Police are appealing for information after a 16ft python was found dead in a canal.
The snake may have been living in the wild for a number of days and a python of this size could have been capable of attacking a human, experts said.
The reptile, a reticulated python, was discovered by walkers floating in the canal near to Norden Bridge, Rishton, at around 4pm on Sunday.
A reptile expert attended the scene and recovered the python, which measured at over 16ft 5ins and is believed to have been around 12 to 15 years old.
Following an autopsy, the reptile showed signs of respiratory disease - which could have contributed to its death.
Lancashire Police are now investigating the circumstances surrounding how the python came to be in the canal and are appealing for anyone with any information to come forward.
Ribble Valley wildlife crime officer Pc Carl Chew said: "Experts believe that a python of this size could have been capable of attacking a person so it is fortunate that no one came to any serious harm.
"There are specific offences under the Wildlife and Countryside Act and Animal Welfare Act in relation to releasing a python and we would urge anyone with any information as to where the python came from to contact us.
"It is a possibility that the python may have outgrown its home and owners can contact Pip Reptile Rescue if they require any help or advice about caring for or rehousing reptiles.
"Similarly, we would urge anyone thinking about getting rid of their pets, particularly those which may pose a risk to the public, to contact an animal charity for advice so that they can be rehomed safely and responsibly."
10 Deadliest Animals In The World
10 Deadliest Animals In The World
1/10 10: Poison Dart Frog
They might look cute, but the backs of the Amazonian poison dart frog ooze a slimy neurotoxin to keep predators away. Each frog produces enough of the toxin to kill 10 humans.
2/10 9: Polar Bear
The strength of a polar bear is enough to decapitate a human being with a single swipe of the paw.
3/10 8: African Elephant
The brute force of an elephant is unrivalled by any land mammal. Weighing in around 16,000lb on average, they are responsible for around 500 human deaths each year.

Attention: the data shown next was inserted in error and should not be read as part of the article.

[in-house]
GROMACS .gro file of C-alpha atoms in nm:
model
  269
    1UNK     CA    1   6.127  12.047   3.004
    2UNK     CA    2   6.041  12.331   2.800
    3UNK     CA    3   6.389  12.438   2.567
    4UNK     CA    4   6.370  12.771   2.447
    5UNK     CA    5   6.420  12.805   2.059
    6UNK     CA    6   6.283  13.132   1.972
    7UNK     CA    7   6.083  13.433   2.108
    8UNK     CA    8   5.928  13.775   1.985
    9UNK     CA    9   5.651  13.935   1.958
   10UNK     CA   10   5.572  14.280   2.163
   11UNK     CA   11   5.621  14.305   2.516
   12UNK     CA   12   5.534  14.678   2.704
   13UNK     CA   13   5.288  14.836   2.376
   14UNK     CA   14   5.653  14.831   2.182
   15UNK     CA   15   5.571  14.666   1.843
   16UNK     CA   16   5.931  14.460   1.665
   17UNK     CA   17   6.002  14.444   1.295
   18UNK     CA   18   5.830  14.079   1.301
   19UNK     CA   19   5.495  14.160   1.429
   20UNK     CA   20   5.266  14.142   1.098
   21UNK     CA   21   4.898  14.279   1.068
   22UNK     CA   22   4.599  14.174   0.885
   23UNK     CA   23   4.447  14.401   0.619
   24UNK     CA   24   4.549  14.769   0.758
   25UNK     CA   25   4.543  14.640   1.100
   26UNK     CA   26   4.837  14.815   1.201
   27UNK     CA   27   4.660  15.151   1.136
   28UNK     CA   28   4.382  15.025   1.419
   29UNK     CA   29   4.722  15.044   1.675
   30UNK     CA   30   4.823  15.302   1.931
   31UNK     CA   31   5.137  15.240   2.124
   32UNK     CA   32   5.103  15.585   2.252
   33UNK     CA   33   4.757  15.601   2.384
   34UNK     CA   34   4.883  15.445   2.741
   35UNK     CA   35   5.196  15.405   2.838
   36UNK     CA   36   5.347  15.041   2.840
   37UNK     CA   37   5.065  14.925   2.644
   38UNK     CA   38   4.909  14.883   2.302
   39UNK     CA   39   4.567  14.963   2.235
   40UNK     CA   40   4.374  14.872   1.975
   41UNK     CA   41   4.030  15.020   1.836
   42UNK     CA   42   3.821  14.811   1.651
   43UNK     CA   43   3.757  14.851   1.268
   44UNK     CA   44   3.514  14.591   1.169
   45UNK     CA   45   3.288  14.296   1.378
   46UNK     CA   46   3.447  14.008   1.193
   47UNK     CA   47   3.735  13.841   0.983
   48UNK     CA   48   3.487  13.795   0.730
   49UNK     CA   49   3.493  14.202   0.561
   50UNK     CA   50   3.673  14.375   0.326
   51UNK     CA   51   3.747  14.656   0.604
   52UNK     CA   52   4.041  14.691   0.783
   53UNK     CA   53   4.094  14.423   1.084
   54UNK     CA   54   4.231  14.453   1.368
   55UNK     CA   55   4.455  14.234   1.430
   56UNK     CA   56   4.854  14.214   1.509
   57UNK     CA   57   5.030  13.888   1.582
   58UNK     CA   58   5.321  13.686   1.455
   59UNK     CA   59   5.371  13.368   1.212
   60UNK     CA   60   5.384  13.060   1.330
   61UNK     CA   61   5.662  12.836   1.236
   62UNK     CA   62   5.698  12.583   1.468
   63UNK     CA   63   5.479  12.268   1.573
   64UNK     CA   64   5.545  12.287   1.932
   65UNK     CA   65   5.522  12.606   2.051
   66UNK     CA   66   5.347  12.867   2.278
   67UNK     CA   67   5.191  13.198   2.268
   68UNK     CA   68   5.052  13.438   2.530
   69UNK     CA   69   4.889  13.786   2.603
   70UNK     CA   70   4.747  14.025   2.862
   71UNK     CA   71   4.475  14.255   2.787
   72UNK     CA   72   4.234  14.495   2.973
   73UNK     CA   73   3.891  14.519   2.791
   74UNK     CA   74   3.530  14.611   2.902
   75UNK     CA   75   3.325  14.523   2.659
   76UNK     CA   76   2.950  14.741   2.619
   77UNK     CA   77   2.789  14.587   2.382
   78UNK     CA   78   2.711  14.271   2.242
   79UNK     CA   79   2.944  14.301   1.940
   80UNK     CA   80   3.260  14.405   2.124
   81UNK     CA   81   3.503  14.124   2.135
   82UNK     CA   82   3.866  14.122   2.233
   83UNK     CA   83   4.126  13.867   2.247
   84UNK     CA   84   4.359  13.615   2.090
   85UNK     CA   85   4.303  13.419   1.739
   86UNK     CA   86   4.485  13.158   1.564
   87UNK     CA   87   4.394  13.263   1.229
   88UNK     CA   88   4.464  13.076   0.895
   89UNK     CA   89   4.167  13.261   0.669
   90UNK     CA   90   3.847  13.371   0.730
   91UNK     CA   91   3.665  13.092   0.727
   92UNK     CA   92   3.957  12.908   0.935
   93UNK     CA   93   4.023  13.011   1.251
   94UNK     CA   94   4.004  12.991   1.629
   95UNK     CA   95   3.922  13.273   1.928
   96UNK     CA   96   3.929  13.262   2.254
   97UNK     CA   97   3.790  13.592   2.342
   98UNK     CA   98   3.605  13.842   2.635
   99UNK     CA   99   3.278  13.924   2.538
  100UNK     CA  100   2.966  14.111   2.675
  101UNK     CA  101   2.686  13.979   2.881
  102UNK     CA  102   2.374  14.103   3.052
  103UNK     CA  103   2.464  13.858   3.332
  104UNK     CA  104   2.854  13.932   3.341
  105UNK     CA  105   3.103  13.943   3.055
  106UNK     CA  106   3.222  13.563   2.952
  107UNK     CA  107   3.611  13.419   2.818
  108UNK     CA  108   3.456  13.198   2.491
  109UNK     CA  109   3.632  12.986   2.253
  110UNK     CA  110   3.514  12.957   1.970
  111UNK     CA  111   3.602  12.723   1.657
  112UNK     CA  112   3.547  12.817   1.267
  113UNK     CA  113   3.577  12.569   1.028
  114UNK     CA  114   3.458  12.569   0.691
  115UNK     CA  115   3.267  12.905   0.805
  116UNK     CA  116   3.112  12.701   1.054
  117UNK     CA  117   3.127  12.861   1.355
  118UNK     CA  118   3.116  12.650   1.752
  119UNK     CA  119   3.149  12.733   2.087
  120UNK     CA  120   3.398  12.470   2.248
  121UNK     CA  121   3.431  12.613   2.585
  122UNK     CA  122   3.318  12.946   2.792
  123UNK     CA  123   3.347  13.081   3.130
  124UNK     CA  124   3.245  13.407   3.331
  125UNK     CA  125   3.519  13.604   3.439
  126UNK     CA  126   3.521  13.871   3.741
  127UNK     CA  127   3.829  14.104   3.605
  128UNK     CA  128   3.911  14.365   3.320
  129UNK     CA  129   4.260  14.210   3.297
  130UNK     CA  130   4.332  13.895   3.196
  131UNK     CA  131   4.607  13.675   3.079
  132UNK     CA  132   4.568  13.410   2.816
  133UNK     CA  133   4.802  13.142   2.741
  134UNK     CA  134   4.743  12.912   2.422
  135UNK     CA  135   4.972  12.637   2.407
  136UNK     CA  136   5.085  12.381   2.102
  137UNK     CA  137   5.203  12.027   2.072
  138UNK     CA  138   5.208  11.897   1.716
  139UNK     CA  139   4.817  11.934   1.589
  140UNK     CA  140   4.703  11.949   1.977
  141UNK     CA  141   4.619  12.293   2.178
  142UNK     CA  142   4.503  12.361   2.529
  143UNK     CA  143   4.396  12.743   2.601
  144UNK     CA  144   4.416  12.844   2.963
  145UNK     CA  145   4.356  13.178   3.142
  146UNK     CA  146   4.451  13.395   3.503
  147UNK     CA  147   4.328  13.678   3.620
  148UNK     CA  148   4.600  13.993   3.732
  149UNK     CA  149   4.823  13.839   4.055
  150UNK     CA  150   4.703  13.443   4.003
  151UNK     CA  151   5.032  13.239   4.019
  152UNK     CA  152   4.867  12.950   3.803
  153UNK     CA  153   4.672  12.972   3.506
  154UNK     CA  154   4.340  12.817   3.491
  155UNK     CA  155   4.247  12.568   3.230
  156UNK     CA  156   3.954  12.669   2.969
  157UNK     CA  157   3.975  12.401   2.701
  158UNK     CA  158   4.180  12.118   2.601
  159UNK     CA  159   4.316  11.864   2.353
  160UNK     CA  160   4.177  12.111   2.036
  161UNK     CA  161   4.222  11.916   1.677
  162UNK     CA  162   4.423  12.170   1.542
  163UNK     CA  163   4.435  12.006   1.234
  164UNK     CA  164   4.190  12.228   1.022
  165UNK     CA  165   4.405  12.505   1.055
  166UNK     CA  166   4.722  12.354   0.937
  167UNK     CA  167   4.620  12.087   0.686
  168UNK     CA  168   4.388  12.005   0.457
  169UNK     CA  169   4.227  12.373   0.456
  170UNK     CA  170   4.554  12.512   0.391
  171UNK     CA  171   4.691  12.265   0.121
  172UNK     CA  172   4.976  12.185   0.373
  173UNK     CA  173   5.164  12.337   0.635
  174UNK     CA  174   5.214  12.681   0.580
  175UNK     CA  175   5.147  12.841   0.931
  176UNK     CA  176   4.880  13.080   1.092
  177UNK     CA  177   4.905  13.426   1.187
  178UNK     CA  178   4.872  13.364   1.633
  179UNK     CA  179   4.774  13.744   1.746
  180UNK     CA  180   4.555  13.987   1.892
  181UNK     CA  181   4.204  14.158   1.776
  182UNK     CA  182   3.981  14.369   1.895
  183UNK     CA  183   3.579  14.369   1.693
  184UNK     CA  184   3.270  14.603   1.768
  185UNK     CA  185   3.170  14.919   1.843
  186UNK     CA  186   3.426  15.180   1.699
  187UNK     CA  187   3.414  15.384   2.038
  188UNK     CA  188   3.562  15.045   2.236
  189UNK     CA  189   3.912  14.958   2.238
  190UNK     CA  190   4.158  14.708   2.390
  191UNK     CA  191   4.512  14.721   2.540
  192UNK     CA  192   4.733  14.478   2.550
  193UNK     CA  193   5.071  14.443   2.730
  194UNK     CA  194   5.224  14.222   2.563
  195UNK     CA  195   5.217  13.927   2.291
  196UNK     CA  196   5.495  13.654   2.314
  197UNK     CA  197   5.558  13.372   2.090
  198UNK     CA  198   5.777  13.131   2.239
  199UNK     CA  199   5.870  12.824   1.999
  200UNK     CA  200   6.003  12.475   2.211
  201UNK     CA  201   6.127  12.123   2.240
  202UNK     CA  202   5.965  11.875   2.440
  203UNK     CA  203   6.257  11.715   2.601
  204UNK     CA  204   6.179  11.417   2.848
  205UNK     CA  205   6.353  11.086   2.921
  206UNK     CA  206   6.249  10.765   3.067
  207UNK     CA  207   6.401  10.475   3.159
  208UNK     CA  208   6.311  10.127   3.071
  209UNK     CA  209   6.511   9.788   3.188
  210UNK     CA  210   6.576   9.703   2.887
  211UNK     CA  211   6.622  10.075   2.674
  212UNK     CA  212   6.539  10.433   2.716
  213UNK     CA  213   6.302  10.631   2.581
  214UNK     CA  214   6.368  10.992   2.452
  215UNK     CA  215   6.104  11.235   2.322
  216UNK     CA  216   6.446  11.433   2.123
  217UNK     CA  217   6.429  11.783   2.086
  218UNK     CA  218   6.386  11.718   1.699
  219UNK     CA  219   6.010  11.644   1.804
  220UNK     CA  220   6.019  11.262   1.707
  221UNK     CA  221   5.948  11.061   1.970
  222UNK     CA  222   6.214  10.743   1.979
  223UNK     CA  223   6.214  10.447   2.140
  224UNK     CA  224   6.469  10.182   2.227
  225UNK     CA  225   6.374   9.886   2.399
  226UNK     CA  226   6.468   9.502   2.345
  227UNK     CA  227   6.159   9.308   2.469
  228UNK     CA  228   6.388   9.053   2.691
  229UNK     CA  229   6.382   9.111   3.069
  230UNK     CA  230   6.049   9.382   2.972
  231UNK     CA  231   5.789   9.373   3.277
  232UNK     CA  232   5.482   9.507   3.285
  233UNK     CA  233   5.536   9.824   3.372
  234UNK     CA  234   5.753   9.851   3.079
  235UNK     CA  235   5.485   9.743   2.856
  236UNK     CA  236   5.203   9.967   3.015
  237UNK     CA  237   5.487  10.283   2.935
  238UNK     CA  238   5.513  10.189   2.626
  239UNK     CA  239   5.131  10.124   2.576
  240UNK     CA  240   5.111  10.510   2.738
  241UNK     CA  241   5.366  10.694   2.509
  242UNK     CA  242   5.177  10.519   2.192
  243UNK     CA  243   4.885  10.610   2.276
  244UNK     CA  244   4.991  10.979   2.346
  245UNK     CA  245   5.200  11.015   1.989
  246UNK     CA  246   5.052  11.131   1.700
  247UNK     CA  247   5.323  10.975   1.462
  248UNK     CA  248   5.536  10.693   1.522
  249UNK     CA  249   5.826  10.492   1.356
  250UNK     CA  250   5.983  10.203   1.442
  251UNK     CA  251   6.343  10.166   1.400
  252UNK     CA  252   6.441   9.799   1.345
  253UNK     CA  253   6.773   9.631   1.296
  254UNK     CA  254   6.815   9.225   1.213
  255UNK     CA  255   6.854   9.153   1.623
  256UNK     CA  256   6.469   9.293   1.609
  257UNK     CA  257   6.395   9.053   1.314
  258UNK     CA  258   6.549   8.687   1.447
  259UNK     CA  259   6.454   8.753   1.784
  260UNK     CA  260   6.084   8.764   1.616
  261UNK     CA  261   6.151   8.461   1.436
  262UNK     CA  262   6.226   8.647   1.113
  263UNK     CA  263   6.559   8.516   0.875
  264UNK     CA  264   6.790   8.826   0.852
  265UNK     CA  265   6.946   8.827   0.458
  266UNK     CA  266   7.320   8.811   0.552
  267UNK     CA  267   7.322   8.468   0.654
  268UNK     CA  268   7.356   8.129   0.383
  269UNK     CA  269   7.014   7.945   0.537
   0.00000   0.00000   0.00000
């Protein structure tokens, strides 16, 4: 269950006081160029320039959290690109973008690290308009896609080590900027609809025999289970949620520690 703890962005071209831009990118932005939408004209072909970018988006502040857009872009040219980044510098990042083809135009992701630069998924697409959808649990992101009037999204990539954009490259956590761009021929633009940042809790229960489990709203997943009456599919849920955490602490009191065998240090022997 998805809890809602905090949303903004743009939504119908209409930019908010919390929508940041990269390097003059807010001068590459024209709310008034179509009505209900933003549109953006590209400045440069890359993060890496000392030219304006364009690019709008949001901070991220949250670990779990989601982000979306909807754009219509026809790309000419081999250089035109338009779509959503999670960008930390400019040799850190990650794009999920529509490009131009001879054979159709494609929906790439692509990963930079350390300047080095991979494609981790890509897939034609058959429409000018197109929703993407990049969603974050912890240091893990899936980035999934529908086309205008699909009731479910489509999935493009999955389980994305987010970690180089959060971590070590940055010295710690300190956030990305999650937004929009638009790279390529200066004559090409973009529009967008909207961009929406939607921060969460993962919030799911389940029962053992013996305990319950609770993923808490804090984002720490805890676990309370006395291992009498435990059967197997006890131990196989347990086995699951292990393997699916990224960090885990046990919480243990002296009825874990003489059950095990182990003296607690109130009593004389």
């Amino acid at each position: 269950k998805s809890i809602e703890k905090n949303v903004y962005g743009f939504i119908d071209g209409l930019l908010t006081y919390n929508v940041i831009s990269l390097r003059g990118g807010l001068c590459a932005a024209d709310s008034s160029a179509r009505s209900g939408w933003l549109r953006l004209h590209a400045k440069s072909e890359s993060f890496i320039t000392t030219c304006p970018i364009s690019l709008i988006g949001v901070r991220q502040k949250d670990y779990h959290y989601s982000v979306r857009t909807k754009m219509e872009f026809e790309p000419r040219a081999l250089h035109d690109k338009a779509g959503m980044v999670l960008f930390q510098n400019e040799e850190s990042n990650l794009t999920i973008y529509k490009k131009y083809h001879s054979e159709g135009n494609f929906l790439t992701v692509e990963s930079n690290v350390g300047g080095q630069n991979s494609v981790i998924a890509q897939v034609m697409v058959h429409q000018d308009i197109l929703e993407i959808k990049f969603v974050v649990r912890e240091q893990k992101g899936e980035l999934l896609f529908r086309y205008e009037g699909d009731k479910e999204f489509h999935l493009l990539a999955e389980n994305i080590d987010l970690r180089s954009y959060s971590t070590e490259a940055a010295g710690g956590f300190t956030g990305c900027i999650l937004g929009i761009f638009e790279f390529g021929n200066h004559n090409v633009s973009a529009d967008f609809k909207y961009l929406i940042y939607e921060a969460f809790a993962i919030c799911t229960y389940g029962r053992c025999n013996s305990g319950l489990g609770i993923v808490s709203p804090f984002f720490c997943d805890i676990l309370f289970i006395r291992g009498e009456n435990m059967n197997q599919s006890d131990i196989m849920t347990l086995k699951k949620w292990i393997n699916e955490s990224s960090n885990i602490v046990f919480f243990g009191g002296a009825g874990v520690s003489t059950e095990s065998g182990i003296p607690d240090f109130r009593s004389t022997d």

4/10 7: Cape Buffalo
Cape Buffalos charge head-on with their razor-sharp horns when confronted with a predator - all 1,500lb of them. And the problem is, they tend to do so as a herd.
5/10 6: Crocodile
The stealth and combined strength of a crocodile allows it to lie in the water undetected, before it strikes, drags its pray underwater, barrel rolls and dismembers it.
6/10 5: African Lion
These big cats are ruthlessly agile, armed with razor-sharp teeth and talons and near-perfect hunters.
7/10 4: Great White Shark
These kings of the sea have 3,000 teeth with which to tear their pray to shreds. On average, are 15ft long and 5,000lb, and can detect a drop of blood in 25 gallons of water.
8/10 3: Australian Box Jellyfish
Each tentacle has 5,000 stinging cells and enough toxin to kill 60 humans. Each jellyfish has 60 tentacles each at 15 ft long. That's a lot of killing power for an animal the size of a salad bowl.
9/10 2: Asian Cobra
It might not be the most poisonous snake, but thanks to its unique spit and strike attack technique, the Asian Cobra is responsible for more human deaths than any other snake on the planet.
10/10 1: Mosquito
Tiny but deadly, mosquitoes carry and transfer malaria causing parasites to humans. As a result, they cause on average 2million human deaths a year, making the insect one of the world's deadliest creatures. Aside from human beings, of course.
Python reticulatus, also known as the Asiatic reticulated python, are normally native to south east Asia and are the world's longest snakes.
They are non-venomous constrictors and normally not considered dangerous to humans - although large specimens have been known to kill humans.
Anyone with information can contact Lancashire Police on 101 quoting log number LC-20150301-0942.
Alternatively, they can contact Crimestoppers anonymously on 0800 555 111 or online at Crimestoppers-uk.org. No personal details are taken, information is not traced or recorded and you will not go to court.